Is external search the best approach? The president and the board at least have an open and honest conversation about whether to pursue succession planning, asking whether an internal successor who knows the culture and has the trust of other key stakeholders would be better positioned to take the helm and affect change.
Lucie Lapovsky, president of Lapovsky Consulting and past president of Mercy College, recently spoke with us about the results of consultants Booz & Co.'s 12th annual CEO Succession Study (subscription required) released on May 30, suggesting some takeaways for higher education. Among the findings: In the corporate sector, 4 out of 5 new CEOs are hired from inside the organization, and in terms of their tenure, "inside" CEOs usually outlast outsider CEOs. What's most interesting is why: "It takes a long time to really get to understand how a company works," one of the consultants remarked.
"Insiders have a better ability to understand how to affect change within an organization than outsiders typically do."
Per-Ola Karlsson, Managing Director of Europe, Booz & Co.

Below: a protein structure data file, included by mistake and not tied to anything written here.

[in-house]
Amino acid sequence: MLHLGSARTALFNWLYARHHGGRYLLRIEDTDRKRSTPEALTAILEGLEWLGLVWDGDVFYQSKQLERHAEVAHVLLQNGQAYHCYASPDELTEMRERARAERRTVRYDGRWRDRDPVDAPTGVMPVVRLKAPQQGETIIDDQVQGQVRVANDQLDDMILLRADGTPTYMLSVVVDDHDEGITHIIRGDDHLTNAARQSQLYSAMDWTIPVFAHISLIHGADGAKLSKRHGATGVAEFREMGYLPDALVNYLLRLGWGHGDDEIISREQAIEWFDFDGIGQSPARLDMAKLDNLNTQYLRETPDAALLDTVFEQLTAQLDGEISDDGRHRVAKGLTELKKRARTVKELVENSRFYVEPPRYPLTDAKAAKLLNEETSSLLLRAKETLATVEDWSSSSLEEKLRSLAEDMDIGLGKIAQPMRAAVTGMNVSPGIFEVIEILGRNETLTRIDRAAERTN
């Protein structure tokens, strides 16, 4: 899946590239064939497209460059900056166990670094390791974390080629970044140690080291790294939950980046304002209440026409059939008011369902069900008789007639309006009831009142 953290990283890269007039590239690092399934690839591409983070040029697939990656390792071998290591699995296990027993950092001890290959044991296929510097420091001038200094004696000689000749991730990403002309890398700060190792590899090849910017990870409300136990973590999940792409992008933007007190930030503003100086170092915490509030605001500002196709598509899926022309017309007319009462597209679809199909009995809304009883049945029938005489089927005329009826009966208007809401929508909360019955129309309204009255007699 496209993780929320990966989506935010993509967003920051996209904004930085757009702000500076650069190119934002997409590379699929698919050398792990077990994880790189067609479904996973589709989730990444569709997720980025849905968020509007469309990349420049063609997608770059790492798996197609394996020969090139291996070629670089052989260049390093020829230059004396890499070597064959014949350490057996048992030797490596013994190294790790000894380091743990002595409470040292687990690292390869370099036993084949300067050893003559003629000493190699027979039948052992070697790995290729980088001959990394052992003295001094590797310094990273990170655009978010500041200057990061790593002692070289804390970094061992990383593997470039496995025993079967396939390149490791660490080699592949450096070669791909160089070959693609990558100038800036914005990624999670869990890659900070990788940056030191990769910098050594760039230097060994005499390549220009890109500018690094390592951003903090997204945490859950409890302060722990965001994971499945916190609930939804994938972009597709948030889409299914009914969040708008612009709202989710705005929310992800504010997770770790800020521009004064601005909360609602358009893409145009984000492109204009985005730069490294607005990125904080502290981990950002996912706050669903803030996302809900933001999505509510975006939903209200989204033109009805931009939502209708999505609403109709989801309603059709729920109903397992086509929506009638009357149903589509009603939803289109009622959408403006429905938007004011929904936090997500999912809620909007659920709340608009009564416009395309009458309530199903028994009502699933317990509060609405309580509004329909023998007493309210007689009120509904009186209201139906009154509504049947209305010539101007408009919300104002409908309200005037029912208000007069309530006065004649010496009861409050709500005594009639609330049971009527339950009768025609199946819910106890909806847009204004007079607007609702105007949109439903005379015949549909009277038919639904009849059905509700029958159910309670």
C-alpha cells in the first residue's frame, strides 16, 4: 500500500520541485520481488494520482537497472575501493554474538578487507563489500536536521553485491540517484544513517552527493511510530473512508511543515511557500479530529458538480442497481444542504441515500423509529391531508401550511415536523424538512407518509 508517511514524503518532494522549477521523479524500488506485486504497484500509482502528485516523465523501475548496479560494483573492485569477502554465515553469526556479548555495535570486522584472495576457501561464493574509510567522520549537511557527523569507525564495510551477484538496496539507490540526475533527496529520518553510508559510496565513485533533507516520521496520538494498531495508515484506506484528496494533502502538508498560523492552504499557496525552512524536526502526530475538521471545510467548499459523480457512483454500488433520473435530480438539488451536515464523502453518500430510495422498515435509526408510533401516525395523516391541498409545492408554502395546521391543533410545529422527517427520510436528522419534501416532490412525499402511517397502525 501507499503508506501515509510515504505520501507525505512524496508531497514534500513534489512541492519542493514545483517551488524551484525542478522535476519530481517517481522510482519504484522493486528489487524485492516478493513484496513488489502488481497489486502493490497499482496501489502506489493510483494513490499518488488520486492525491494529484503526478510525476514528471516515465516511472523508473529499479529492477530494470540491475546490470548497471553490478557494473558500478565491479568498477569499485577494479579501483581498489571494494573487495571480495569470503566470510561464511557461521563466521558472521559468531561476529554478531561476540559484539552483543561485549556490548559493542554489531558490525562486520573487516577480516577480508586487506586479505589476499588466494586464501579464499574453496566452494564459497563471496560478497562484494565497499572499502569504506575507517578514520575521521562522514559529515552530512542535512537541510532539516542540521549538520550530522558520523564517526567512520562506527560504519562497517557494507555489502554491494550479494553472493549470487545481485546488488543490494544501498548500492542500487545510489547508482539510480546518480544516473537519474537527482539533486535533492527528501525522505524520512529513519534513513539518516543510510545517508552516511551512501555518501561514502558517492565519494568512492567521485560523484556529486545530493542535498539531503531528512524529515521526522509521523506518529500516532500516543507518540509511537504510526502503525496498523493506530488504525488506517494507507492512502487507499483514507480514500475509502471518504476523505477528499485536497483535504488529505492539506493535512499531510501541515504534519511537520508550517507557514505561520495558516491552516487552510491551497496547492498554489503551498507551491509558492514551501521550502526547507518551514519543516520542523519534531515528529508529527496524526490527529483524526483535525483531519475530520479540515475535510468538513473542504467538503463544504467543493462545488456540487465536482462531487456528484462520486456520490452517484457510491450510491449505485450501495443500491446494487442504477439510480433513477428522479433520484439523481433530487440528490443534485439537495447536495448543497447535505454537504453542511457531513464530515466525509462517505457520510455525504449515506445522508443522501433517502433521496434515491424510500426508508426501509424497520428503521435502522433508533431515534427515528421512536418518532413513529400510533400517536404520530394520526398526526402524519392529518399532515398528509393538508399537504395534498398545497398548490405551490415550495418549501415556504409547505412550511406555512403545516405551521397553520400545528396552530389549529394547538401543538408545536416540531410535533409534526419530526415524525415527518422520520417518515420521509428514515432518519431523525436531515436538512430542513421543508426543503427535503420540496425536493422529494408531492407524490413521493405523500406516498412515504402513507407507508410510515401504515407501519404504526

Lapovsky, who has written on succession planning in higher education, suggests that this is an important finding for leaders in higher education to note. "When you do an external executive search," Lapovsky cautions, "and bring in an external leader, you often lose a year or more of time." There is the 6-12 months after the previous president announces departure and during which that president often feels displaced, followed by the 6-12 months it takes to get the new leader situated. During this time, there may be significant disquiet and uncertainty among top leaders of the institution, as they speculate about their future working relationship with the new president or even worry over their own job security. "A lot of the institution's senior leaders may themselves be looking around, keeping one foot in, one foot out the door. Productivity is likely to suffer during the 1-2 years of transition in executive leadership."